Donor David Booth explains his $50M gift for KU football stadium
As word spread that Lawrence High and University of Kansas alumnus David Booth had pledged $50 million, in $10 million installments over five years, toward a $300 million football stadium renovation, many wondered aloud, “Why would he do that?”
In a 20-minute interview with the Journal-World shortly before the opening kickoff of Saturday’s football game at Memorial Stadium, won by West Virginia, 56-34, Booth answered that question.
“I was trying to convince them to let me give them $100,000 a year for 500 years, but they said, ‘No, I don’t think you’re going to last that long,'” said Booth, a 1968 graduate of KU.
Born at Lawrence Memorial Hospital to Gilbert and Betty Booth, he lived in Lone Elm and Garnett before moving to Lawrence and becoming a member of West Junior High’s first graduating class.
Booth’s first exposure to Kansas football came when, as a Boy Scout, he served as an usher at games.
“I quit the Boy Scouts and then I was over at the fieldhouse selling popcorn,” he said. “I was one of those kids who was very irritating to people, walking around with a bunch of popcorn — ‘Sit down, kid!'”
John Hadl was an All-American running back and quarterback for Kansas when Booth was an usher. In recent years, Hadl has worked in the Williams Fund, asking for big donations. Booth’s is the biggest gift in the history of the athletic department.
He once donated $300 million to the University of Chicago Graduate School of Business, from which he received his MBA in 1971. It now is known as the University of Chicago Booth School of Business.
“University of Chicago has downplayed athletics,” Booth said. “We don’t really have a Division I team in anything.”
It wasn’t always that way.
“The first Heisman Trophy winner (Jay Berwanger) was a University of Chicago running back,” Booth said. “They were a powerhouse. Amos Alonzo Stagg (one of the inductees of the first college football Hall of Fame class) was the coach at Chicago. Then abruptly they just shut it down. That’s fine.”
But it runs in contrast to Booth’s beliefs.
“I’m familiar with the argument as to why you might not want to have a serious athletic program,” Booth said. “I get the arguments. I don’t agree with them. I’m on the other side.”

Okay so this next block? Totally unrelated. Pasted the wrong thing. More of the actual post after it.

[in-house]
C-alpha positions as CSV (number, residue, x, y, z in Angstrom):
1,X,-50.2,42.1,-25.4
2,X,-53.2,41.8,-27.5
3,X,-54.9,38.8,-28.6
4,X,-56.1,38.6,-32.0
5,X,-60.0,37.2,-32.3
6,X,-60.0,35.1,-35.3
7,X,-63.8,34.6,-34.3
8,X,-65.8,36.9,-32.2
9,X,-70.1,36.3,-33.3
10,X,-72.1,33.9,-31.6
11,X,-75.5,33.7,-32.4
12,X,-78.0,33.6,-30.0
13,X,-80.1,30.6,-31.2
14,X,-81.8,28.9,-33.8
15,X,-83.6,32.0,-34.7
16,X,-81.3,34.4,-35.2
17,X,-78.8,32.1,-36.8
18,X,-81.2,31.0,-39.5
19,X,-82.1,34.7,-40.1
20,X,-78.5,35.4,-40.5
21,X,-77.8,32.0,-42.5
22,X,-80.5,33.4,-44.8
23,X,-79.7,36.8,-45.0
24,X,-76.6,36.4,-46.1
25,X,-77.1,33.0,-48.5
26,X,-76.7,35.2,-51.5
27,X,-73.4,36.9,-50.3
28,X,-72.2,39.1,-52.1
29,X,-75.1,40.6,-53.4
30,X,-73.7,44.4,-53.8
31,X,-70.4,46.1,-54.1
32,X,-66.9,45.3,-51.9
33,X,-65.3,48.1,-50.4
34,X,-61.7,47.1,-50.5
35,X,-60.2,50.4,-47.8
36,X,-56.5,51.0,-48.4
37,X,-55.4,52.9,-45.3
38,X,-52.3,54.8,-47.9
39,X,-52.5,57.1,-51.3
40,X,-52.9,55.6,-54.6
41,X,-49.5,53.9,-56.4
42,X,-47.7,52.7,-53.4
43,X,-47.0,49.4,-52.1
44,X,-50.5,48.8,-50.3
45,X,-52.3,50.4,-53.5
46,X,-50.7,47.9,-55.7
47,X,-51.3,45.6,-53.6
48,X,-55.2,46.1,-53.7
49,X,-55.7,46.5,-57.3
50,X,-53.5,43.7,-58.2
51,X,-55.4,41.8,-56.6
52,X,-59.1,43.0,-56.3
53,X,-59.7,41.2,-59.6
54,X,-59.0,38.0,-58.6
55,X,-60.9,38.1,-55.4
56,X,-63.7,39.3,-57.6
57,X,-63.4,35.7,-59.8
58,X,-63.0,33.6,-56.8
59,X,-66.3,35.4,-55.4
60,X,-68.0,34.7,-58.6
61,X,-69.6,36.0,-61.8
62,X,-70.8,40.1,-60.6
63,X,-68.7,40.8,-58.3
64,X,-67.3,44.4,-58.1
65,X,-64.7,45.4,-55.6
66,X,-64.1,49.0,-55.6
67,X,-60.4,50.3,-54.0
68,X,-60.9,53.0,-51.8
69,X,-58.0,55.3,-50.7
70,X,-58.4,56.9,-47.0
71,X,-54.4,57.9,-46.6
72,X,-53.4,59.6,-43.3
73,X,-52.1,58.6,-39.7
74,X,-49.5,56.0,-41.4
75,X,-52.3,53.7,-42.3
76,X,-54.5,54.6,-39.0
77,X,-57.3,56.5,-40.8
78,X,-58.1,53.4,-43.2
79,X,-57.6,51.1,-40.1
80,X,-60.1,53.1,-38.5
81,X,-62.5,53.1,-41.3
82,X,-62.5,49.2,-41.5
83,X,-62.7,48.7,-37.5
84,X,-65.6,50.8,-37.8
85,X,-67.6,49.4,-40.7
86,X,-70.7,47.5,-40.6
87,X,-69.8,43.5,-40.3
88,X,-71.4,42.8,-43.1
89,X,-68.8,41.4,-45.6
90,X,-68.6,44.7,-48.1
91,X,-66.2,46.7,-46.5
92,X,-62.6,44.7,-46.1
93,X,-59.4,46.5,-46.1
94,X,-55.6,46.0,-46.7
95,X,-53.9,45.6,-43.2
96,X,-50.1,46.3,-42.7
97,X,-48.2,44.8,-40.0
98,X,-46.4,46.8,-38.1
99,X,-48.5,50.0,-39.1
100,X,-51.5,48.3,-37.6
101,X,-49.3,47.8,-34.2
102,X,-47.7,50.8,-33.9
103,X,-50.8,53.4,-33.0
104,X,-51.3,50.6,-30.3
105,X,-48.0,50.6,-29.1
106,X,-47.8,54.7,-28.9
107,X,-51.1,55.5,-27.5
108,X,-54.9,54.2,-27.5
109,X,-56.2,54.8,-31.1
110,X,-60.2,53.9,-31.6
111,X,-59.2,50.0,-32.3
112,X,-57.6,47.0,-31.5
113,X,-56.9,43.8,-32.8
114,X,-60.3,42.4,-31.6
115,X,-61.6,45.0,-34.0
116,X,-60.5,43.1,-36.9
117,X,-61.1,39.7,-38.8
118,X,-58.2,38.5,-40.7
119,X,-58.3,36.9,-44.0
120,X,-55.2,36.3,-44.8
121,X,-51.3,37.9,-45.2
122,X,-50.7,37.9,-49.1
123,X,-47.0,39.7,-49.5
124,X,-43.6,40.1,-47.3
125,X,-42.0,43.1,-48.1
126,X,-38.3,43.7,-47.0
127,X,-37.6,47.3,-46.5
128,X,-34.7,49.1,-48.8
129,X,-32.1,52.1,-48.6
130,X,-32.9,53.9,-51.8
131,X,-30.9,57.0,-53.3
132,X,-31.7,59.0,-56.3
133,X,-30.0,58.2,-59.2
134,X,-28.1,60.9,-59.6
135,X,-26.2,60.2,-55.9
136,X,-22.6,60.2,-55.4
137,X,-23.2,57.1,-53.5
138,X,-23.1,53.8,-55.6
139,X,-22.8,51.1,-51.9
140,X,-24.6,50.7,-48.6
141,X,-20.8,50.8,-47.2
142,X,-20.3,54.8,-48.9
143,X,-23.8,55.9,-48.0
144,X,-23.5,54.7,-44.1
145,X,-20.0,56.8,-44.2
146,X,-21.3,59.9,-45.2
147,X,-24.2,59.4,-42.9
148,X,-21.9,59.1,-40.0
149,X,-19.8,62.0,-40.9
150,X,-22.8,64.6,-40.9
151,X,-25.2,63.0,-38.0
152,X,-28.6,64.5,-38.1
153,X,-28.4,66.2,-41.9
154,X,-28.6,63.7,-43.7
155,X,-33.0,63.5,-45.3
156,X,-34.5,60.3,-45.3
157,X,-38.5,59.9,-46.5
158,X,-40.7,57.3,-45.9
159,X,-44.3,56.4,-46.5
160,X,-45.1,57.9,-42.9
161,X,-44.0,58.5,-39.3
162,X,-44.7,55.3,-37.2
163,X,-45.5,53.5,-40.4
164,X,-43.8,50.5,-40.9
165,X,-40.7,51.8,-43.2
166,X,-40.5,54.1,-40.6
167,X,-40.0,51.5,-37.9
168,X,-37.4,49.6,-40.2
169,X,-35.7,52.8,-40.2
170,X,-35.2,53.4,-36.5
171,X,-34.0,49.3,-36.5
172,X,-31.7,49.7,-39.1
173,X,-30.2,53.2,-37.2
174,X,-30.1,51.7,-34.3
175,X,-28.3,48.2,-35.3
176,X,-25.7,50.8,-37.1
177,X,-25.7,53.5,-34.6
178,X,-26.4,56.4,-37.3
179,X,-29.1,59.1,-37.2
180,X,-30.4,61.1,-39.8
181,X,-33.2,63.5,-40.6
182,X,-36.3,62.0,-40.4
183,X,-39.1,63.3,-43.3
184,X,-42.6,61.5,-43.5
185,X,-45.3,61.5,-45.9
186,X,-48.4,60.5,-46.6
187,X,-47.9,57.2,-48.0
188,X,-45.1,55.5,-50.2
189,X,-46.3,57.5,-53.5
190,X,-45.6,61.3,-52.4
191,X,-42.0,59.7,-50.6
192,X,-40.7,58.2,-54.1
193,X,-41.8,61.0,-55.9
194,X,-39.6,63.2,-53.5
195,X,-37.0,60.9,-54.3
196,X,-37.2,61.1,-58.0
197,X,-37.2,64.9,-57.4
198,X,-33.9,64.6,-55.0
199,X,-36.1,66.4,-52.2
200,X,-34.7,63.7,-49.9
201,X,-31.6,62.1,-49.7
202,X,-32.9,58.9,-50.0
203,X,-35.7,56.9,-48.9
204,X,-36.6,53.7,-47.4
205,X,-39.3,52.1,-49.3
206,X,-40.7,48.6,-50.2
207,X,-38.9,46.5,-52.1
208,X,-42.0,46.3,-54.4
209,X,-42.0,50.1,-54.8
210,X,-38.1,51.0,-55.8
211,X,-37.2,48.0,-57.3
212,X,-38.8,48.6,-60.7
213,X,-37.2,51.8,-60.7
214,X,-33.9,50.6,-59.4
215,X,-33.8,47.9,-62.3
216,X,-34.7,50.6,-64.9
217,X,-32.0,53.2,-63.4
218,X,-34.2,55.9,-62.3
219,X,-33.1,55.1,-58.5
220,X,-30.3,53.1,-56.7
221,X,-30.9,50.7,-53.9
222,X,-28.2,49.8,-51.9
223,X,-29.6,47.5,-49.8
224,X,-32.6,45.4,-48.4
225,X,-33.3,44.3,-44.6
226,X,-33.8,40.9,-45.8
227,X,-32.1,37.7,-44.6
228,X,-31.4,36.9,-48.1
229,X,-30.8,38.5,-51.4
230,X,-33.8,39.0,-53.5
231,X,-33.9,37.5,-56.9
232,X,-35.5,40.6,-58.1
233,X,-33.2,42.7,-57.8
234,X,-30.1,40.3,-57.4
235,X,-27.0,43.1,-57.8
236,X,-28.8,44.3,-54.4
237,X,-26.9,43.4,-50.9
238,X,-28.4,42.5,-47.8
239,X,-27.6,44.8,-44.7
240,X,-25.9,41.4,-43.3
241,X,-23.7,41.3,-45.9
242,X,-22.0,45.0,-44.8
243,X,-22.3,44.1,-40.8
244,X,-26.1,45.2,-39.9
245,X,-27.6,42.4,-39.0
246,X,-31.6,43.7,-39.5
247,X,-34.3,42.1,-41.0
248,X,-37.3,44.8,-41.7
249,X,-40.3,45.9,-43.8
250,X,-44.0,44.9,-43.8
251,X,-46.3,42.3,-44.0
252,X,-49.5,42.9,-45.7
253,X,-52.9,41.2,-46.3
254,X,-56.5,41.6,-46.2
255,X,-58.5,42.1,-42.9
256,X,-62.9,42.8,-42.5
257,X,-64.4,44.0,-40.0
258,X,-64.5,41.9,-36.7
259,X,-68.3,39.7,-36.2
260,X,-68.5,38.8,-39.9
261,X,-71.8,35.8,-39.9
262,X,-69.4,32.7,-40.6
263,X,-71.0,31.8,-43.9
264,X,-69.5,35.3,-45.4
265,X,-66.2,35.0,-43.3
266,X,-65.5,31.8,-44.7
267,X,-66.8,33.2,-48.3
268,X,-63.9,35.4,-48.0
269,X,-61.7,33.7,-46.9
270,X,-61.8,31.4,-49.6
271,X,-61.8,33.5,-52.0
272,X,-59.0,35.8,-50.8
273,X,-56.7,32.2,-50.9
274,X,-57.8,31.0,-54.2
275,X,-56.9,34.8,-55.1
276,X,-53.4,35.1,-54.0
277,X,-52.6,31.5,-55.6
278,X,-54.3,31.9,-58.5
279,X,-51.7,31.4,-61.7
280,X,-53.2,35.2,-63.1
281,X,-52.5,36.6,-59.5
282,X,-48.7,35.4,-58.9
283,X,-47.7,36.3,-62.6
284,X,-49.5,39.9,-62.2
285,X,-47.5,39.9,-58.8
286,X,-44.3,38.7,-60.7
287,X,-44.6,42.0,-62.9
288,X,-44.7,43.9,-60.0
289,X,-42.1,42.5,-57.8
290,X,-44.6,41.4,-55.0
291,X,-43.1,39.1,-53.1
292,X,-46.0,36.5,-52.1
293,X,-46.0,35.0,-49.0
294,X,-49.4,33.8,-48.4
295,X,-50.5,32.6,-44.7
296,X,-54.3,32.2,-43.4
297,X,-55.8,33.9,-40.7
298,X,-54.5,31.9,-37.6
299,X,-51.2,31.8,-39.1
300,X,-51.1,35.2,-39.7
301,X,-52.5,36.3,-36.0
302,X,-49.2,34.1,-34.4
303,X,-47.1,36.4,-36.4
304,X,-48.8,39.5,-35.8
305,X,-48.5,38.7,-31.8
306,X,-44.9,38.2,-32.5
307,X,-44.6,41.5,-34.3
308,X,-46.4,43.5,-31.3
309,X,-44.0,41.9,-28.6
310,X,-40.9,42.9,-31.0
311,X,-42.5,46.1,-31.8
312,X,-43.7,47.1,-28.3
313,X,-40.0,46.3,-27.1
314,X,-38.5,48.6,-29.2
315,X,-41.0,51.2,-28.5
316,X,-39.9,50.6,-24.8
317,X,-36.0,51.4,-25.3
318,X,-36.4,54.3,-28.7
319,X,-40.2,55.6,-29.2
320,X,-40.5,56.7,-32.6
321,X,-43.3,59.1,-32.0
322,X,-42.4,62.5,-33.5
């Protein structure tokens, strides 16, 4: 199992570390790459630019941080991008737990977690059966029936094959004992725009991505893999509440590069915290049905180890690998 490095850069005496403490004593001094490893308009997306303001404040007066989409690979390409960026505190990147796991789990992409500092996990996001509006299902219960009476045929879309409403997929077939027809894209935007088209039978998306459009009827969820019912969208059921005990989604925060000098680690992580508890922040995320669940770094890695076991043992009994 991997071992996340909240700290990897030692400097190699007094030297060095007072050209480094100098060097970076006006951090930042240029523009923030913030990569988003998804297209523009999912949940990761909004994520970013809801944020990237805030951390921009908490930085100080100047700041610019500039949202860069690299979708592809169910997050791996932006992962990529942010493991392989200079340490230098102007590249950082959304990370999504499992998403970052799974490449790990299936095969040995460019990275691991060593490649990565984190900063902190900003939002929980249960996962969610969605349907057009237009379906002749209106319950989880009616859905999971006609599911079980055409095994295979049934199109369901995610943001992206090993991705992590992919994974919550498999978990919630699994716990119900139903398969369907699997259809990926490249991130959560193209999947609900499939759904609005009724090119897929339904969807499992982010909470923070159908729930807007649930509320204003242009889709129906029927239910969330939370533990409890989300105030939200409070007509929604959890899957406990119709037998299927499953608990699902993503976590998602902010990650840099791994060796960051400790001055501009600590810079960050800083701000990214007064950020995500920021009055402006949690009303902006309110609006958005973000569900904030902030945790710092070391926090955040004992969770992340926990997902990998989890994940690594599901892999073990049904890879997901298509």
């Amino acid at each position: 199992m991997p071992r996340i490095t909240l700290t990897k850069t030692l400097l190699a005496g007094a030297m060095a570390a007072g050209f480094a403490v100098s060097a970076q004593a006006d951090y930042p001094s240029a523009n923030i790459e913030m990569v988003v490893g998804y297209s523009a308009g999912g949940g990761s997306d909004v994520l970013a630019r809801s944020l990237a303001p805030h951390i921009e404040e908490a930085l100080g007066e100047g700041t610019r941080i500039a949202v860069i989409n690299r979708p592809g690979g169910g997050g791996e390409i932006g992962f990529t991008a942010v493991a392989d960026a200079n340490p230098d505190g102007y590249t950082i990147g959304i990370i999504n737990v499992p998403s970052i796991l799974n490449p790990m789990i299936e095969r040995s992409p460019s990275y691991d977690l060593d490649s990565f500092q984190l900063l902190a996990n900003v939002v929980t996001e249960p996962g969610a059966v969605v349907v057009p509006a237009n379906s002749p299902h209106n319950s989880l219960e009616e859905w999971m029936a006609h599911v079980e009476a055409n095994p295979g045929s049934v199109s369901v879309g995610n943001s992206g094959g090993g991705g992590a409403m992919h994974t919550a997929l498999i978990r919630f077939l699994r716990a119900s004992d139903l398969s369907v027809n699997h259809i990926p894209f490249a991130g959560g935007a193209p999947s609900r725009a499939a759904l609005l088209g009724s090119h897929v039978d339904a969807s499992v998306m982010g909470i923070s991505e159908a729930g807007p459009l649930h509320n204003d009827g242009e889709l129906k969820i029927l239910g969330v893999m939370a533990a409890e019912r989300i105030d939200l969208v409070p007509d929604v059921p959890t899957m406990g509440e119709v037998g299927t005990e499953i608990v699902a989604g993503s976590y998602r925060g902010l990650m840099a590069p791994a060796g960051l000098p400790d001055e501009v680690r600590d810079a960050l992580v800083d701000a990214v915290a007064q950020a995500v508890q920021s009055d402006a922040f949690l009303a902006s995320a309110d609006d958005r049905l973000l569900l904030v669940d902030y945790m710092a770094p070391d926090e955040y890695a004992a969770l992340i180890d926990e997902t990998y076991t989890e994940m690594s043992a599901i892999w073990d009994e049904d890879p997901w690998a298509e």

Booth said he sees a value in college athletics that extends beyond athletic departments and teams.
“It’s a way for the alums to stay connected to the university,” Booth said. “You don’t stay connected through the biology department. You stay connected through athletic programs. So I’ve tried to be helpful.”
The goal of the fundraising campaign is $350 million, all but $50 million of which is earmarked for football.
“I buy a lot of art,” Booth said. “This would buy a lot of art. But every now and then you’ve just got to stand up because you realize nobody else is going to. And I’m able. Not that many people can, right? A lot of people would give $50 million to the university if they had it.”
The donation is expected to come with naming rights, but any such move would have to go before the Board of Regents for approval. Booth declined to comment on that.
Booth lives in Austin, Texas, where the business he co-founded in 1981, Dimensional Fund Advisers, is now headquartered, but he visits Lawrence regularly.
The children of Gilbert and Betty Booth donated money for the creation of the Booth Family Hall of Athletics, a museum inside Allen Fieldhouse. David Booth also purchased the original rules of basketball, housed inside the DeBruce Center.
In athletics, large donors often expect to have a say in hirings and firings within the department.
“I’m different,” Booth said. “My attitude is, you give this money to make yourself happy. First off, it’s scary. You’re always worried — ‘What happens if I can’t pay it off?’ I’ve been blessed so far, but you never know, right? After you get through that anxiety, I’ve already gotten the joy out of it because wherever my parents are right now, they’ll be happy. They get it.”
Booth said he was “so touched” by a plaque honoring his parents at the Booth Family Hall of Athletics.
“They moved to Lawrence so we could live at home and go to college because they knew they would never have enough money to send us away,” he said. “I mean, I’ve never had to sacrifice like that for my kids.”
As for why KU’s recent poor record in football did not discourage him from kicking off the campaign, Booth had an explanation.
“This is a long-term thing,” he said. “It’s like the stock market. You have long periods of time when the results are disappointing. What people don’t realize, from 1966 roughly to 1980, for a 15-year period, stock returns didn’t keep pace with inflation. You play for the long haul. You try to do the right thing and that’s all you can do.”